Wednesday, February 22, 2012

That inscrutable ineffable little epiphaneous feeling

During this morning's practice, somewhere during the first few postures of primary series, I had a little epiphany: There is only this moment. All else is Maya.

I guess something more needs to be said to place this epiphany in a certain context. Strictly speaking, of course, epiphanies are not the sort of thing that needs to be placed in context. They are, after all, epiphanies. But I think many of us find epiphanies to be so wonderful and cool because they strike us so suddenly, so out of the blue in the midst of our everyday grind. Okay, so maybe you are some yogic being who is totally beyond the reach of the grindiness of the everyday grind (where are you at, Mysore? :-)). In which case, you can stop reading right now. The rest of the post is probably going to be too grinding (pun totally intended) and profane for your yogically-realized ears.

But really, if there were no everyday grind, and all of our lives were simply one long sustained yoga-orgasmic-epiphaneous ecstasy, would we even be able to recognize epiphanies when we experience them? If epiphanies were as everyday as the air we breathe or the coffee/chai we drink, would we even need to employ the concept of an epiphany to describe that ineffable epiphaneous feeling?

Okay, so I'm already, like, three paragraphs into the post, and I still haven't said much about what this morning's epiphany was about. Talk about digressing... Actually, there really isn't that much to say; what really happened was that I simply had this very deep feeling--the kind that you feel in your bones and muscles, not just in your mind--that "There is only this moment. All else is Maya." This little epiphany was all the more sweeter, given that I had a really anxiety-filled day yesterday. I won't bore you with the details of what I was anxious about; suffice to say that they are the garden-variety sort of anxieties; fearing and worrying about things that may or may not happen in the future which one may or may not be able to do anything about.

Which, as I said, made this morning's little practice epiphany sweeter. Somewhere in the first few postures of primary, I suddenly thought about a conversation I had a few days ago with one of my students, a physics major. This student told me that according to string theory, it is theoretically possible to understand all of space-time as one compressed mass; on this level, there is then really no such thing as past, present or future, since all time is contained within this mass. We also speculated that it may perhaps be possible for one to enter certain meditative states where one can actually perceive this space-time mass, and be outside of time and space, so to speak: In other words, it may be possible to achieve a God's-eye-view of space-time.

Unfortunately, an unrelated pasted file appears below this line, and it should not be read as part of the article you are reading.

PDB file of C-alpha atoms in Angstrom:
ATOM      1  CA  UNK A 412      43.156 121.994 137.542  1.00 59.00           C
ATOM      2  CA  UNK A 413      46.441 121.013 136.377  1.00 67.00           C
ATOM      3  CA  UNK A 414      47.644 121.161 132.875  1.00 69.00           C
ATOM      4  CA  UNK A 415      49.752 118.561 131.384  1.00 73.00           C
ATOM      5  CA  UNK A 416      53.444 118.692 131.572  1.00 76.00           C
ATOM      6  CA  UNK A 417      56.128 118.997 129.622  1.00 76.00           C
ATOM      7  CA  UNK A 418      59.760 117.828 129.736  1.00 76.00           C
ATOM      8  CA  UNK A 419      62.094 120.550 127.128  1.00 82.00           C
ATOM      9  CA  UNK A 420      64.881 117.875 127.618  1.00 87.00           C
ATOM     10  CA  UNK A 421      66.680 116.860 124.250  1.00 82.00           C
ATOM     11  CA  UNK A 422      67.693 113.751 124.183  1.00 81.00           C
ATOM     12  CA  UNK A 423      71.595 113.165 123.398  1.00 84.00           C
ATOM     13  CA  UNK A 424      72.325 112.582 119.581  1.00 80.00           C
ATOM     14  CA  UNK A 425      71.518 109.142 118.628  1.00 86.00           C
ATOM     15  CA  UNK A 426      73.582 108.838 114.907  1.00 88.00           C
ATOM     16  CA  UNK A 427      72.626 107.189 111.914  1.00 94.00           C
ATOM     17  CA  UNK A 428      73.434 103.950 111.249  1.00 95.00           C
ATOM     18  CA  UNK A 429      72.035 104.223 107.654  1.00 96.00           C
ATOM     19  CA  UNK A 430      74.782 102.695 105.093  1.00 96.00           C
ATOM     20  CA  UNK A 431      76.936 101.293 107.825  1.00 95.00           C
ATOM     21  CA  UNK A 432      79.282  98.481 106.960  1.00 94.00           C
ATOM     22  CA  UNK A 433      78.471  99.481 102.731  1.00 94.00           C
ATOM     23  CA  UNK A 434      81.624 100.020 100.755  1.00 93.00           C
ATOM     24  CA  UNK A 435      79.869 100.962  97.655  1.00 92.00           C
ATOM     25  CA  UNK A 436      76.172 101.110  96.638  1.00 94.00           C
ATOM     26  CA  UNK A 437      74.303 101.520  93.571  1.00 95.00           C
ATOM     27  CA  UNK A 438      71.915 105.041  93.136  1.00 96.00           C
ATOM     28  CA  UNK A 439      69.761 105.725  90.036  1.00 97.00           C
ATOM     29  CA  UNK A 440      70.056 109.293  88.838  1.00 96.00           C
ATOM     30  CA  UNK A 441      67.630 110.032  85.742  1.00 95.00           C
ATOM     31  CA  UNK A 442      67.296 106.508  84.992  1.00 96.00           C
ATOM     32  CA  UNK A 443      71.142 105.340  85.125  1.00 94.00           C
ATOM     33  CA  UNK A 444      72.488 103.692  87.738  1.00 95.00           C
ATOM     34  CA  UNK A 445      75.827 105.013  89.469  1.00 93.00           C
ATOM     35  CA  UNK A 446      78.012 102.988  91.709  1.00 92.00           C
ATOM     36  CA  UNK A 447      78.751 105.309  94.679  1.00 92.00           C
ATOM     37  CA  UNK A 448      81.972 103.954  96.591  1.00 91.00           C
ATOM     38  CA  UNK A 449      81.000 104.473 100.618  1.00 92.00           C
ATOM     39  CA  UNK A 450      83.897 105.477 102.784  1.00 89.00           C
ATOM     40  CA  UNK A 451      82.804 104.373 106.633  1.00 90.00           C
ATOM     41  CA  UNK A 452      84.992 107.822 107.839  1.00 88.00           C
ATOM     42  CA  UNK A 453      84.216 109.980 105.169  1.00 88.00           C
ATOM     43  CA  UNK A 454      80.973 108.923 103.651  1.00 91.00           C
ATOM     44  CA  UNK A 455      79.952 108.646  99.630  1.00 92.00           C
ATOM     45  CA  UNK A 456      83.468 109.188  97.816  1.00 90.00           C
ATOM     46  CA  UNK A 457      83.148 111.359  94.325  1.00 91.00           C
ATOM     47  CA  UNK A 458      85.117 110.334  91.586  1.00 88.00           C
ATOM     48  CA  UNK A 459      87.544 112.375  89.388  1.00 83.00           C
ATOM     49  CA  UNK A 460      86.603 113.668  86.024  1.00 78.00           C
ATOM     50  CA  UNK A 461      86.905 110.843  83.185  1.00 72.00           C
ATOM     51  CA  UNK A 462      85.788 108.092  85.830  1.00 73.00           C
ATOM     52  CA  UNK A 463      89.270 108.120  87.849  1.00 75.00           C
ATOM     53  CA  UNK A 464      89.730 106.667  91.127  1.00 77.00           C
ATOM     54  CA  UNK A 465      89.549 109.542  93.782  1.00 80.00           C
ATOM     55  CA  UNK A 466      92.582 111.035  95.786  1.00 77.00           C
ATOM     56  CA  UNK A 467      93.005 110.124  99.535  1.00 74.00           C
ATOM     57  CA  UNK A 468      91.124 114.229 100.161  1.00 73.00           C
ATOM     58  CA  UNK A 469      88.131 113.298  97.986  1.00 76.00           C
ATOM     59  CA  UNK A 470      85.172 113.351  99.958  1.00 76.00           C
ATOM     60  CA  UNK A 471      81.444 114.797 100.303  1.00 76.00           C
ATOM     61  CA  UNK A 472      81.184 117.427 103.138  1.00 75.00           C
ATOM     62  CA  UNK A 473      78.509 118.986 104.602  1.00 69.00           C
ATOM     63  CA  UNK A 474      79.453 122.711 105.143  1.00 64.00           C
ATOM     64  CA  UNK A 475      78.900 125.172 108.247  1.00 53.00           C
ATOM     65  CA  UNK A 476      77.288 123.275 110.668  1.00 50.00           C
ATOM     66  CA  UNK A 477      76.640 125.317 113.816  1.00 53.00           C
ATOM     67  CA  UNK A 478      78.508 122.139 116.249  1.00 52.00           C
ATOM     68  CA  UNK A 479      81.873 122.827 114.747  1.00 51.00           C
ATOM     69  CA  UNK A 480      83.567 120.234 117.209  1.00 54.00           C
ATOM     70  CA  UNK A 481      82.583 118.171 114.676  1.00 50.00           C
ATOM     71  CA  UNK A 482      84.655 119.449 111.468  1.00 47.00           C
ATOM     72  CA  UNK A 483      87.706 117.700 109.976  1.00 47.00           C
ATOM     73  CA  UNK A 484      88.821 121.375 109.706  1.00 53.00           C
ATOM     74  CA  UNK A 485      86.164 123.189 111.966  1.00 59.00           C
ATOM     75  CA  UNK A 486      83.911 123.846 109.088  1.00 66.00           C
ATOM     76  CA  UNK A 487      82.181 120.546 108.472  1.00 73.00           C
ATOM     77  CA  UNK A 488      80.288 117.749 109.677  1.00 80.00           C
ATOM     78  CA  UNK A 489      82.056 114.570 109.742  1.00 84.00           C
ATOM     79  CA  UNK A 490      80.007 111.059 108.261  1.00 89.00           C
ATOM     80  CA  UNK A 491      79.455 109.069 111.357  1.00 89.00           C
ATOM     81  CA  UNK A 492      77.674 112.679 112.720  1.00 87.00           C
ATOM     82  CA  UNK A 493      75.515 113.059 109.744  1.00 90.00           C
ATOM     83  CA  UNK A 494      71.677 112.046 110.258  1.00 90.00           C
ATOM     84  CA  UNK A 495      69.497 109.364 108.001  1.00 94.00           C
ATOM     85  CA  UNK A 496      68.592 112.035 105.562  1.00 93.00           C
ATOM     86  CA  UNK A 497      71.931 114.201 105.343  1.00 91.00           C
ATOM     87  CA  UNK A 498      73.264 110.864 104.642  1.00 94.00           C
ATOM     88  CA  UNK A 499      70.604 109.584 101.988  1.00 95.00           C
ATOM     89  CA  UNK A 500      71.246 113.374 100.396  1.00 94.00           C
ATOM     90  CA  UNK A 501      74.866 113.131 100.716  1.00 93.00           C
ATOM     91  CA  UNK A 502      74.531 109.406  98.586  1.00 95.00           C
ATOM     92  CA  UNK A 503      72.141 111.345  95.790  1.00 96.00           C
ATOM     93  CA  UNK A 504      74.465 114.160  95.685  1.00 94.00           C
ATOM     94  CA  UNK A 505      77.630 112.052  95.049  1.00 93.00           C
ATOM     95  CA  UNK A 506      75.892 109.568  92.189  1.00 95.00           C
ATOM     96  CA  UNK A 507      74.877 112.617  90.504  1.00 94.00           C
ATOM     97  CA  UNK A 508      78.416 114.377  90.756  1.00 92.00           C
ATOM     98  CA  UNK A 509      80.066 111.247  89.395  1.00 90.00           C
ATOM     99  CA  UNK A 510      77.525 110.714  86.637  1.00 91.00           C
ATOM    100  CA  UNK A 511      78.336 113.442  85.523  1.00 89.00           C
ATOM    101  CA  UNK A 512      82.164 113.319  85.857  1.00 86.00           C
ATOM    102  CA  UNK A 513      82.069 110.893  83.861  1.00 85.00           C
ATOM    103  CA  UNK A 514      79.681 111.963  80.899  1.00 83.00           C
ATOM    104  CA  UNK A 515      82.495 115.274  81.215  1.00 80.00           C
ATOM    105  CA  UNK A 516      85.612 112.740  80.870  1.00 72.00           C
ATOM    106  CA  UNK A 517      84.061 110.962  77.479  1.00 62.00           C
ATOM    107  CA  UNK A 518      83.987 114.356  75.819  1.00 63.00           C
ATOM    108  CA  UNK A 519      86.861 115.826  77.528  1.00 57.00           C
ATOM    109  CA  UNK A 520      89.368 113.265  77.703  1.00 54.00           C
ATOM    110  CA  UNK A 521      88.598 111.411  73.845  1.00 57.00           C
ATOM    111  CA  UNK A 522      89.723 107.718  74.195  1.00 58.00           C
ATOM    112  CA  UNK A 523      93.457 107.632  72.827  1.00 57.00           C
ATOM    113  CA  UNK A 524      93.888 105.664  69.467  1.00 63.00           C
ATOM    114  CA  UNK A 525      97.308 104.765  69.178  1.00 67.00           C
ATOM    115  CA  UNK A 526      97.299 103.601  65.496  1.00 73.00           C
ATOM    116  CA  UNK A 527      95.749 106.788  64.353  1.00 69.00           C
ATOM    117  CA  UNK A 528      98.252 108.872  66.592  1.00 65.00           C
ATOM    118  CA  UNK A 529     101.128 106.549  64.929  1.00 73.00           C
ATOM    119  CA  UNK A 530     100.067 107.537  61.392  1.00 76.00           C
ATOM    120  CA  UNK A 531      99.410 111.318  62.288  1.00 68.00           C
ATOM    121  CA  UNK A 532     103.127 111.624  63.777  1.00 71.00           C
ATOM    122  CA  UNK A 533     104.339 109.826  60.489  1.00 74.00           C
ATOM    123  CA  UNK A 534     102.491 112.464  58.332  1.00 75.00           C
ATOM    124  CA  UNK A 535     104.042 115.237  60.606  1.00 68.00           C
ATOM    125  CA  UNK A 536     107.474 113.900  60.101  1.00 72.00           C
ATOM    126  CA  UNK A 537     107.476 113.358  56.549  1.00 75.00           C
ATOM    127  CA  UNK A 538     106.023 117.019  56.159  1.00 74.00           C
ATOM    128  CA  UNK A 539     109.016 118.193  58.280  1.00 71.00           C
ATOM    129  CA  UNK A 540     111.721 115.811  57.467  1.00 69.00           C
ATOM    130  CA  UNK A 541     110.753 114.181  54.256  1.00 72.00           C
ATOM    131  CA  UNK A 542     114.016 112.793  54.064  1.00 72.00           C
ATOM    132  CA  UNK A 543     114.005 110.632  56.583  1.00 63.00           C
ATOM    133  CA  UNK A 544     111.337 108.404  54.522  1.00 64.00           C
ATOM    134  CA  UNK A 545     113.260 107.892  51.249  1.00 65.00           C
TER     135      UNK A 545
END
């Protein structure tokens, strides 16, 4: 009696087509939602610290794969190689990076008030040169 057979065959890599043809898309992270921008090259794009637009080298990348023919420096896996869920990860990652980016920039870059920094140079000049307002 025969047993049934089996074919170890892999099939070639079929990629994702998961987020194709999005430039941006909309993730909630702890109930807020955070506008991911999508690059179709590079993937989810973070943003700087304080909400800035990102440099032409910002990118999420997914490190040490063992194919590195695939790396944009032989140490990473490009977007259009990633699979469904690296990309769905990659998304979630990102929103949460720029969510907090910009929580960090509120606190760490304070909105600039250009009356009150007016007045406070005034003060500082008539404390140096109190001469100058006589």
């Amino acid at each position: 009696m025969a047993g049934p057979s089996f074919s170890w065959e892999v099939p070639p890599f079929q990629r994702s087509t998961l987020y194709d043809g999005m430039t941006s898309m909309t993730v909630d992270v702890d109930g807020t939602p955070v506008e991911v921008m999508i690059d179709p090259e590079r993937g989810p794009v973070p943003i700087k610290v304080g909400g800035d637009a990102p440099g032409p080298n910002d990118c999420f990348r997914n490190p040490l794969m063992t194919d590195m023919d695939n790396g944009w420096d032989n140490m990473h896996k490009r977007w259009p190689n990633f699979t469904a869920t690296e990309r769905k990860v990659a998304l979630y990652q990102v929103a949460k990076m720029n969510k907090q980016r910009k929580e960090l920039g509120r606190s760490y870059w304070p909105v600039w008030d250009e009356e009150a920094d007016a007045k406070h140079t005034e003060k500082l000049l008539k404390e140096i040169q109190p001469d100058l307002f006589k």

All of this is really over my head and out of my depth, so I'll stop here. But I'll leave you with one thought: If all of space-time is really one compressed mass (maybe like a tennis-ball; yeah, the space-time tennis ball...), then it would be kind of ridiculous to be worrying and angsting about the future, wouldn't it? After all, if this were true, the future wouldn't really ultimately exist, would it?

Anyway, epiphanies are cool. More power to them!         


  1. Yes, DeborahS, there probably isn't such a word; I sort of invented it :-)

  2. Hahaha, good enough for me. The library didn't have the book you mentioned so I ordered it and meanwhile began Sputnik Sweethearts. I abandoned the short stories as I don't do well with books when I don't care at all about the characters.
    Have you read Servants of the Map by Andrea Barrett?

    1. I like Sputnik Sweetheart. But I have to say that his romance novels (Sputnik Sweetheart, Norwegian Wood, South of the Border, West of the Sun) have a somewhat different flavor from his, well, non-romance novels. I mean, the tone is the same in all his novels, but his romance novels have more of a bittersweet kind of feel to them. Not good or bad in itself; just depends on whether you like bittersweet novels.

      No, I have not read anything by Andrea Barrett. Does she(?) write like Murakami?

  3. I wouldn't call her exactly like Murakami, but I think that there's a certain sensibility that they share. A certain attention to the subtler shades of feeling and expression. Hard to describe. I highly recommend Servants of the Map, if you're ever looking for something to read.
    Borrowing your new word for my post, with credit to you of course. I hope you don't mind...

    1. Interesting. I'll look up Barrett, but maybe not right away: I have a couple more things on my "to read" list.

      I'll go check out your post right now :-)